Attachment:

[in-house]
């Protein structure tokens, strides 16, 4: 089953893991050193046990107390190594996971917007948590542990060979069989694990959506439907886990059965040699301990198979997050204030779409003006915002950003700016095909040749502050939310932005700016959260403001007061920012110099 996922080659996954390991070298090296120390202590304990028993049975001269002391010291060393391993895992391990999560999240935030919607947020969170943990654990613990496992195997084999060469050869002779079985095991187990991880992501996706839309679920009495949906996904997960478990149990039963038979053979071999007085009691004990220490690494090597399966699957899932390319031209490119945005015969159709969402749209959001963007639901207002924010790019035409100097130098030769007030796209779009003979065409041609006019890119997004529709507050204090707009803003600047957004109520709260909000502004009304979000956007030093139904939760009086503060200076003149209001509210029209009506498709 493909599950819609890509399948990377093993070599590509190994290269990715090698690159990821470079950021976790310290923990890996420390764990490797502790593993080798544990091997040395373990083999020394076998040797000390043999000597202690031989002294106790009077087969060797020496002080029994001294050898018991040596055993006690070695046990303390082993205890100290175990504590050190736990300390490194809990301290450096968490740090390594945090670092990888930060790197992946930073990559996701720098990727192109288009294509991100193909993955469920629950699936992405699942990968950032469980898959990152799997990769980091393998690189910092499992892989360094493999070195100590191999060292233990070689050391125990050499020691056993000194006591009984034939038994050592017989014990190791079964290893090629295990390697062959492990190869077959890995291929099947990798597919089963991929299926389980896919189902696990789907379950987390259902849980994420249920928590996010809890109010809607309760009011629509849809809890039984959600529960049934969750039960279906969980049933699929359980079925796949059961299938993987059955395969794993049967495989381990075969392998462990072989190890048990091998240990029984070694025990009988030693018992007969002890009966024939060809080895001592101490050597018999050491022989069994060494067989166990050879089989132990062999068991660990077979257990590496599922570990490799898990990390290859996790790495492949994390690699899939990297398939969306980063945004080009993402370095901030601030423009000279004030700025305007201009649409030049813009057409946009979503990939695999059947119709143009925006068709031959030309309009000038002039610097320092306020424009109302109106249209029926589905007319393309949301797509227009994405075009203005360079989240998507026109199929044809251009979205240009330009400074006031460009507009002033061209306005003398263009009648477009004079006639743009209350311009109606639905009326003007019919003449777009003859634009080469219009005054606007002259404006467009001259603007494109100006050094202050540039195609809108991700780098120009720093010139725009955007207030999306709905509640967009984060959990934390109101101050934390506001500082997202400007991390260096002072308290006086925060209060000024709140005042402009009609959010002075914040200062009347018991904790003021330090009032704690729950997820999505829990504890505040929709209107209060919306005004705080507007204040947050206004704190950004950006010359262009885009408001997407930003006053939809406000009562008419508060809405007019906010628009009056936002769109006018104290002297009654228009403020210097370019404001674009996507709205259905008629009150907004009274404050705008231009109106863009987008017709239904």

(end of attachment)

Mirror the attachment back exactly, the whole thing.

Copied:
[in-house]
């Protein structure tokens, strides 16, 4: 089953893991050193046990107390190594996971917007948590542990060979069989694990959506439907886990059965040699301990198979997050204030779409003006915002950003700016095909040749502050939310932005700016959260403001007061920012110099 996922080659996954390991070298090296120390202590304990028993049975001269002391010291060393391993895992391990999560999240935030919607947020969170943990654990613990496992195997084999060469050869002779079985095991187990991880992501996706839309679920009495949906996904997960478990149990039963038979053979071999007085009691004990220490690494090597399966699957899932390319031209490119945005015969159709969402749209959001963007639901207002924010790019035409100097130098030769007030796209779009003979065409041609006019890119997004529709507050204090707009803003600047957004109520709260909000502004009304979000956007030093139904939760009086503060200076003149209001509210029209009506498709 493909599950819609890509399948990377093993070599590509190994290269990715090698690159990821470079950021976790310290923990890996420390764990490797502790593993080798544990091997040395373990083999020394076998040797000390043999000597202690031989002294106790009077087969060797020496002080029994001294050898018991040596055993006690070695046990303390082993205890100290175990504590050190736990300390490194809990301290450096968490740090390594945090670092990888930060790197992946930073990559996701720098990727192109288009294509991100193909993955469920629950699936992405699942990968950032469980898959990152799997990769980091393998690189910092499992892989360094493999070195100590191999060292233990070689050391125990050499020691056993000194006591009984034939038994050592017989014990190791079964290893090629295990390697062959492990190869077959890995291929099947990798597919089963991929299926389980896919189902696990789907379950987390259902849980994420249920928590996010809890109010809607309760009011629509849809809890039984959600529960049934969750039960279906969980049933699929359980079925796949059961299938993987059955395969794993049967495989381990075969392998462990072989190890048990091998240990029984070694025990009988030693018992007969002890009966024939060809080895001592101490050597018999050491022989069994060494067989166990050879089989132990062999068991660990077979257990590496599922570990490799898990990390290859996790790495492949994390690699899939990297398939969306980063945004080009993402370095901030601030423009000279004030700025305007201009649409030049813009057409946009979503990939695999059947119709143009925006068709031959030309309009000038002039610097320092306020424009109302109106249209029926589905007319393309949301797509227009994405075009203005360079989240998507026109199929044809251009979205240009330009400074006031460009507009002033061209306005003398263009009648477009004079006639743009209350311009109606639905009326003007019919003449777009003859634009080469219009005054606007002259404006467009001259603007494109100006050094202050540039195609809108991700780098120009720093010139725009955007207030999306709905509640967009984060959990934390109101101050934390506001500082997202400007991390260096002072308290006086925060209060000024709140005042402009009609959010002075914040200062009347018991904790003021330090009032704690729950997820999505829990504890505040929709209107209060919306005004705080507007204040947050206004704190950004950006010359262009885009408001997407930003006053939809406000009562008419508060809405007019906010628009009056936002769109006018104290002297009654228009403020210097370019404001674009996507709205259905008629009150907004009274404050705008231009109106863009987008017709239904």